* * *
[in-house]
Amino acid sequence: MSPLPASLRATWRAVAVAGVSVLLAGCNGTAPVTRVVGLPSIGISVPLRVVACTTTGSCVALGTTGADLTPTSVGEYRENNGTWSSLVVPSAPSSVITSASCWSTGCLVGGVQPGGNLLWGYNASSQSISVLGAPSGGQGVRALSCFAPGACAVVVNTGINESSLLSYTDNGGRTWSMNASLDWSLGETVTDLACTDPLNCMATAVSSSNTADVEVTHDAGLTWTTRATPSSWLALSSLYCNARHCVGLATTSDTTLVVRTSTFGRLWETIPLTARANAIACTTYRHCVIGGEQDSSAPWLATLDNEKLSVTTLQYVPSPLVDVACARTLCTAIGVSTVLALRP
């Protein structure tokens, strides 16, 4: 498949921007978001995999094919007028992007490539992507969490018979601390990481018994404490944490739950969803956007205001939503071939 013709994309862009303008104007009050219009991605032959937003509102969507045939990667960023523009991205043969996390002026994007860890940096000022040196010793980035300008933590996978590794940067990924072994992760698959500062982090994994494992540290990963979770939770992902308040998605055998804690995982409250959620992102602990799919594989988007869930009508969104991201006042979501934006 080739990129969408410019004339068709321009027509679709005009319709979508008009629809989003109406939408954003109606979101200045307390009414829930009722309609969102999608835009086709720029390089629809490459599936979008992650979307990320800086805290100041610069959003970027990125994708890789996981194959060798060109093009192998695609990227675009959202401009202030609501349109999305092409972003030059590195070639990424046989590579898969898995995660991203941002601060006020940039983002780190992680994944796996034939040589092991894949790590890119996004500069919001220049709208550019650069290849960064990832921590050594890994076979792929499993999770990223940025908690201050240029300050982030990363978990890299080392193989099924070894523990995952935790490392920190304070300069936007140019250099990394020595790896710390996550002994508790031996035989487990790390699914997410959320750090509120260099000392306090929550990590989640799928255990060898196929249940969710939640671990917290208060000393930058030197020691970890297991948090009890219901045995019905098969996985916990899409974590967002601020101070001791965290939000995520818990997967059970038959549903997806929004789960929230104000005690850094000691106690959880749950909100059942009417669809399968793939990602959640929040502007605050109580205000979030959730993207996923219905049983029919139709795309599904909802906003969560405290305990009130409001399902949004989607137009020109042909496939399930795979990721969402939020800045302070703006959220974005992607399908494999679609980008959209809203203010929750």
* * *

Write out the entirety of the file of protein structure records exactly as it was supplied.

[in-house]
Amino acid sequence: MSPLPASLRATWRAVAVAGVSVLLAGCNGTAPVTRVVGLPSIGISVPLRVVACTTTGSCVALGTTGADLTPTSVGEYRENNGTWSSLVVPSAPSSVITSASCWSTGCLVGGVQPGGNLLWGYNASSQSISVLGAPSGGQGVRALSCFAPGACAVVVNTGINESSLLSYTDNGGRTWSMNASLDWSLGETVTDLACTDPLNCMATAVSSSNTADVEVTHDAGLTWTTRATPSSWLALSSLYCNARHCVGLATTSDTTLVVRTSTFGRLWETIPLTARANAIACTTYRHCVIGGEQDSSAPWLATLDNEKLSVTTLQYVPSPLVDVACARTLCTAIGVSTVLALRP
């Protein structure tokens, strides 16, 4: 498949921007978001995999094919007028992007490539992507969490018979601390990481018994404490944490739950969803956007205001939503071939 013709994309862009303008104007009050219009991605032959937003509102969507045939990667960023523009991205043969996390002026994007860890940096000022040196010793980035300008933590996978590794940067990924072994992760698959500062982090994994494992540290990963979770939770992902308040998605055998804690995982409250959620992102602990799919594989988007869930009508969104991201006042979501934006 080739990129969408410019004339068709321009027509679709005009319709979508008009629809989003109406939408954003109606979101200045307390009414829930009722309609969102999608835009086709720029390089629809490459599936979008992650979307990320800086805290100041610069959003970027990125994708890789996981194959060798060109093009192998695609990227675009959202401009202030609501349109999305092409972003030059590195070639990424046989590579898969898995995660991203941002601060006020940039983002780190992680994944796996034939040589092991894949790590890119996004500069919001220049709208550019650069290849960064990832921590050594890994076979792929499993999770990223940025908690201050240029300050982030990363978990890299080392193989099924070894523990995952935790490392920190304070300069936007140019250099990394020595790896710390996550002994508790031996035989487990790390699914997410959320750090509120260099000392306090929550990590989640799928255990060898196929249940969710939640671990917290208060000393930058030197020691970890297991948090009890219901045995019905098969996985916990899409974590967002601020101070001791965290939000995520818990997967059970038959549903997806929004789960929230104000005690850094000691106690959880749950909100059942009417669809399968793939990602959640929040502007605050109580205000979030959730993207996923219905049983029919139709795309599904909802906003969560405290305990009130409001399902949004989607137009020109042909496939399930795979990721969402939020800045302070703006959220974005992607399908494999679609980008959209809203203010929750």